Private equity firms are preparing for the future and announcing succession plans before launching thoughtful transition processes
Private equity executives have long invested in businesses in need of capital and expertise as they transition from founder-led organizations to more sustainable institutions. Now those buyout barons – most of whom founded their firms decades ago and are in their 70s or 80s – are taking a hard look at their own benches to identify and appoint successors to lead their firms into the future.
Blackstone, Carlyle, KKR and Apollo – the four largest publicly traded global alternative investment firms – have all announced formal succession plans since July 2017. Private equity firms have always tended to move in a pack, but the clustering of succession announcements highlights how critical this issue has become for both limited partners and public shareholders.
The firms have all appointed presidents or co-presidents in their 40s or 50s to oversee day-to-day management, with the aim of preserving culture while positioning the firm for the decades to come.
However, they also all said their founders would continue to be actively engaged and were not yet retiring, despite the transfer of more prestigious titles to a new generation. The founders appear willing to loosen the reins, but not to let go entirely.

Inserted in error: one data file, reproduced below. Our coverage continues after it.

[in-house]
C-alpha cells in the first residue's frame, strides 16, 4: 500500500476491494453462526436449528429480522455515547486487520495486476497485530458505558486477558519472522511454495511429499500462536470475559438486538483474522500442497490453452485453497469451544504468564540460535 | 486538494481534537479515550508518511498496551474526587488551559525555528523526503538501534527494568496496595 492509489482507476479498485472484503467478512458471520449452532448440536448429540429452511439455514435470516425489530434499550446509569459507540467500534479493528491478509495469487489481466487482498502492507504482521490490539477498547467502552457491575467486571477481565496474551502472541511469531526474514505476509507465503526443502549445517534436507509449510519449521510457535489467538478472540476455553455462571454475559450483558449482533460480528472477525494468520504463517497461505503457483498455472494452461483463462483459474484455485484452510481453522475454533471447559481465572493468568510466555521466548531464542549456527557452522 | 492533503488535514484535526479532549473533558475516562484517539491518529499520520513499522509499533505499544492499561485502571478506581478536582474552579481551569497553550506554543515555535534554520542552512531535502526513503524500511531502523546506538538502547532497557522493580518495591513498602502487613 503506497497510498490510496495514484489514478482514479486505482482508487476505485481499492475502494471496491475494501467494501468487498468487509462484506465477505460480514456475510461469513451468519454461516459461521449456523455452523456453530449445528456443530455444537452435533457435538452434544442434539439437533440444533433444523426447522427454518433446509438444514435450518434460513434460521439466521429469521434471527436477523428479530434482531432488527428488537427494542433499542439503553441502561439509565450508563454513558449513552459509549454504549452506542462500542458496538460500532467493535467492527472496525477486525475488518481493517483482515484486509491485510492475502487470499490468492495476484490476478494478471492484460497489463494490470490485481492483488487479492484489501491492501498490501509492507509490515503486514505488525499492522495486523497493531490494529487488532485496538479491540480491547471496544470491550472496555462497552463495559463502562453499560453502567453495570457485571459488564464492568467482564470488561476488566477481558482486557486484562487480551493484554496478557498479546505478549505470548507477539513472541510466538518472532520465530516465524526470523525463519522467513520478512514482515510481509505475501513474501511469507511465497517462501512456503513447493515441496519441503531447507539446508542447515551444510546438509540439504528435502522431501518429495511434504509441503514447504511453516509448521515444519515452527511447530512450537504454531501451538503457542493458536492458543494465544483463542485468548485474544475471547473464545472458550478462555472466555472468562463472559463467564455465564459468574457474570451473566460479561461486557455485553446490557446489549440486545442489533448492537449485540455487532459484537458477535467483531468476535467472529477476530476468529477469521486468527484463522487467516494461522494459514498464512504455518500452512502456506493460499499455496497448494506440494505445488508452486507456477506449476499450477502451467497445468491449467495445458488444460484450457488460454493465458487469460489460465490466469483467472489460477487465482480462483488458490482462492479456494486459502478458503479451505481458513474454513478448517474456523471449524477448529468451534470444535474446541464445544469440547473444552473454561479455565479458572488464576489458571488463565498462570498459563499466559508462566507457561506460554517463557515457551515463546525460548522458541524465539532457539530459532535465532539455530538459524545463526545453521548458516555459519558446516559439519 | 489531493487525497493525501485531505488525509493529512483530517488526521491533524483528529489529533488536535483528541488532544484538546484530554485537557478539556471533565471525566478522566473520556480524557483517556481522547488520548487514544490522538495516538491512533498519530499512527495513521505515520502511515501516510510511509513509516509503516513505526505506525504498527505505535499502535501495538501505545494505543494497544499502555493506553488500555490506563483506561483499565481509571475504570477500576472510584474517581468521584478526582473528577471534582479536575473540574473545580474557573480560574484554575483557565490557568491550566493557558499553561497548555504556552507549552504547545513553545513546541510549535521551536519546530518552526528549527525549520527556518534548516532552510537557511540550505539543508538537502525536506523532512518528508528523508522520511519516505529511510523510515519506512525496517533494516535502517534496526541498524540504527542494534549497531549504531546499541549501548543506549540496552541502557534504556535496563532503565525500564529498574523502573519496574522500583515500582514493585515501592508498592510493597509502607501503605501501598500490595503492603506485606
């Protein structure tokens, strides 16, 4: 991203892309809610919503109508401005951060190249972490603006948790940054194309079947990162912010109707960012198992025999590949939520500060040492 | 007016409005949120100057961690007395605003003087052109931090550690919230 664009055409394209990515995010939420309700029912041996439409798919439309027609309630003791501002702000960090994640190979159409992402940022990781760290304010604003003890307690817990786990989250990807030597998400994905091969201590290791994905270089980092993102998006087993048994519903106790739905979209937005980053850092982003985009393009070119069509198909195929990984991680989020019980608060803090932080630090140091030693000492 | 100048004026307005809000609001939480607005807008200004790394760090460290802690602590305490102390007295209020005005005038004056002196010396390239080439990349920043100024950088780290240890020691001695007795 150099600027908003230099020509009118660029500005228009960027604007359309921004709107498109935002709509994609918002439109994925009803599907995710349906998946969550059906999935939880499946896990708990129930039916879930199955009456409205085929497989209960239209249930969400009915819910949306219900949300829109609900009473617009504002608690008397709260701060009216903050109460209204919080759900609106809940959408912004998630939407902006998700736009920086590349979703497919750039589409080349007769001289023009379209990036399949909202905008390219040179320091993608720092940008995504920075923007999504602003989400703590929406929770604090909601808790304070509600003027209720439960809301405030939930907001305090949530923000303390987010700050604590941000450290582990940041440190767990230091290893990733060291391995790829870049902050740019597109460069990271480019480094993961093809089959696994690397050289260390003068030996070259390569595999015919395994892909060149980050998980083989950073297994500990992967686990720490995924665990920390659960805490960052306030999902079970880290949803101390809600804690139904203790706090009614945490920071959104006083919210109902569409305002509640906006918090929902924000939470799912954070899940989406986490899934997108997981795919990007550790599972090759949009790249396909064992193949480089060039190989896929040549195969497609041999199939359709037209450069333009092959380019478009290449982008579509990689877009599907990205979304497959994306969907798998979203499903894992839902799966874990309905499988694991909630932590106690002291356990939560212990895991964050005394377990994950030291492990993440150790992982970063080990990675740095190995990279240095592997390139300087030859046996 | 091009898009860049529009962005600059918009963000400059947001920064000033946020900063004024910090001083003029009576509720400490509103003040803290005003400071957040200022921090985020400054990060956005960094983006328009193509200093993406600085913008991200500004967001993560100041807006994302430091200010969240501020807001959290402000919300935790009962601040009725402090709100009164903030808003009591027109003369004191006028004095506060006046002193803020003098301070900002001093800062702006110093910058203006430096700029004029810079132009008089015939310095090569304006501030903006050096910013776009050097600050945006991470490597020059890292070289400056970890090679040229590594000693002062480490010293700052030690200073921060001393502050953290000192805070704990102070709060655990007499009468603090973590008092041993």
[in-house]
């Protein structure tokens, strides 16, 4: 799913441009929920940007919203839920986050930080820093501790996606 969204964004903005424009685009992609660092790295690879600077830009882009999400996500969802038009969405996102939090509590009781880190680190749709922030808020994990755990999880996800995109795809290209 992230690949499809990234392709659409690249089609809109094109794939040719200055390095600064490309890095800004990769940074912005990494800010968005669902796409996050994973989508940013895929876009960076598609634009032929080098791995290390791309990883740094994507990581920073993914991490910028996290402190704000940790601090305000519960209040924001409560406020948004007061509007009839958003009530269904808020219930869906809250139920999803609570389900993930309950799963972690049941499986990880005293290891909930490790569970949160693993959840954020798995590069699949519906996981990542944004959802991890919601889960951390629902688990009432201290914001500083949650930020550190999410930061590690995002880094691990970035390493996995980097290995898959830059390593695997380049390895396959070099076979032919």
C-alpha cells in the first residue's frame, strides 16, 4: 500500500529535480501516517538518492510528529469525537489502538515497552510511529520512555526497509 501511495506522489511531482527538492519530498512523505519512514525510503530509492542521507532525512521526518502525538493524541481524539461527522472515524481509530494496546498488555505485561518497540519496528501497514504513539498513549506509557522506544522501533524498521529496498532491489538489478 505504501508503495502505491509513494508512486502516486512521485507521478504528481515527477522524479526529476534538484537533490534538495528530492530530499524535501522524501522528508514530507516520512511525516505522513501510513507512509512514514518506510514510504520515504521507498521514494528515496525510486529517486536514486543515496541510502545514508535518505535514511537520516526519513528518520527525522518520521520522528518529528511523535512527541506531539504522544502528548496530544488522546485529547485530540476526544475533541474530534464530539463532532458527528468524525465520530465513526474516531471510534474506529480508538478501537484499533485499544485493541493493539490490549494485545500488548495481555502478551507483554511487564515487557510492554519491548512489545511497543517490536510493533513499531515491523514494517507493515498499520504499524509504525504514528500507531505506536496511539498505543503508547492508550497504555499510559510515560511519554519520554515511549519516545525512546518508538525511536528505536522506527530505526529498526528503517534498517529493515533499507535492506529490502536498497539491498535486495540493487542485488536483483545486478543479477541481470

Blackstone, the industry’s behemoth with $430 billion in assets under management, was the last one to announce. In mid-February 2018, it named 48-year-old Jonathan Gray as President and Chief Operating Officer – though the second line in the company’s press release made clear that Gray was still reporting to Stephen Schwarzman, Blackstone’s Co-Founder, Chairman, and CEO.
Founders across all industries eventually grapple with how to build an enduring institution and preserve legacy. In private equity, the stakes are particularly high: the fiercely competitive industry is full of larger-than-life founders and controls more than a trillion dollars of assets. Meanwhile, a new generation of leadership is anxious to make their own mark.
With all the unknowns in this process, the only certainty is that preparation will pay off. Those firms that engage in a thoughtful transition process, well communicated to both the investment community and employees at the appropriate time, will be the ones best positioned to separate themselves from the pack once and for all.
Jonathan Doorley is a Brunswick Partner based in New York who specializes in financial situations.